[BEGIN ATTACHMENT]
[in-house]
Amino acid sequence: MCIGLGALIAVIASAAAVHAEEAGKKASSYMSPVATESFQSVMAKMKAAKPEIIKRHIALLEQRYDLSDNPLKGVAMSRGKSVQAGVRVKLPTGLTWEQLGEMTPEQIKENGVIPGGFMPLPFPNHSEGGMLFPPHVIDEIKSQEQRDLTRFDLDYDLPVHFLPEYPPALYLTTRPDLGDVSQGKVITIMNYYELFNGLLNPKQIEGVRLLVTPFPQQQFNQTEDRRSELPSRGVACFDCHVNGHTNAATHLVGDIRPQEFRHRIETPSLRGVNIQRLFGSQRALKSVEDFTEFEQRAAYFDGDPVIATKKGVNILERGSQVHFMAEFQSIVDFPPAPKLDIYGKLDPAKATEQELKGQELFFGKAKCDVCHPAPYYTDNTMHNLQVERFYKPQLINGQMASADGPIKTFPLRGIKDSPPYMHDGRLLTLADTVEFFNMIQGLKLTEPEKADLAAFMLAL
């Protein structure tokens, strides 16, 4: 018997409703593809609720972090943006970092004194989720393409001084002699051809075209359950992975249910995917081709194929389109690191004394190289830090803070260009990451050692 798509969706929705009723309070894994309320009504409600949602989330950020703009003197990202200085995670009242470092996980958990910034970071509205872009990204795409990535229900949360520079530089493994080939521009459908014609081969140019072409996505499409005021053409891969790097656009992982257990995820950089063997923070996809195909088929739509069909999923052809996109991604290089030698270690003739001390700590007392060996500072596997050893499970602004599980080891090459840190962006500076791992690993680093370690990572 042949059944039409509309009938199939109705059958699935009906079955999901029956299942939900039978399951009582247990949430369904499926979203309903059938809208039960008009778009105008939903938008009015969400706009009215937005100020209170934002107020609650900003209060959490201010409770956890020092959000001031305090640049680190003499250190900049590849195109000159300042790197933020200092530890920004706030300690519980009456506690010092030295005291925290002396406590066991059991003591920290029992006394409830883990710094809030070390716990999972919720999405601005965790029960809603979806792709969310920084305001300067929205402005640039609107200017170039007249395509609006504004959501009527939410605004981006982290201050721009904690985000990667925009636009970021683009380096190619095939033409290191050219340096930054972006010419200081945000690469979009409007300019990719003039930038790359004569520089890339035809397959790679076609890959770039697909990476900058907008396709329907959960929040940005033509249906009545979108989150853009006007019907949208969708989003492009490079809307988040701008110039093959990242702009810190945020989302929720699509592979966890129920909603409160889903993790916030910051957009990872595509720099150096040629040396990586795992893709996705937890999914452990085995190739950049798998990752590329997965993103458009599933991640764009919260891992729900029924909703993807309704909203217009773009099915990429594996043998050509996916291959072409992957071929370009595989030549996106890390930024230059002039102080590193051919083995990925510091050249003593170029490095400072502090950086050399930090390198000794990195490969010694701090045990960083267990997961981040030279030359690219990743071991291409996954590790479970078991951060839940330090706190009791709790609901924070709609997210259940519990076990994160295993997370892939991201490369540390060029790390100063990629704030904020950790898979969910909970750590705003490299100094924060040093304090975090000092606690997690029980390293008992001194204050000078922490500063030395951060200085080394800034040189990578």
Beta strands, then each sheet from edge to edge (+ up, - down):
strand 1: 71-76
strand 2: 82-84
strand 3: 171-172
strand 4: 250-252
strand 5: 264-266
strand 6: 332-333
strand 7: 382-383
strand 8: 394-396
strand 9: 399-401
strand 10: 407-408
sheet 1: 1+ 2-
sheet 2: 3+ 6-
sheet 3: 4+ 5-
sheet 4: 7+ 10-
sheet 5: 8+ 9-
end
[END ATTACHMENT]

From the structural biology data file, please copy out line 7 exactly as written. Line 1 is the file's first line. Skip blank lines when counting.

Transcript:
strand 3: 171-172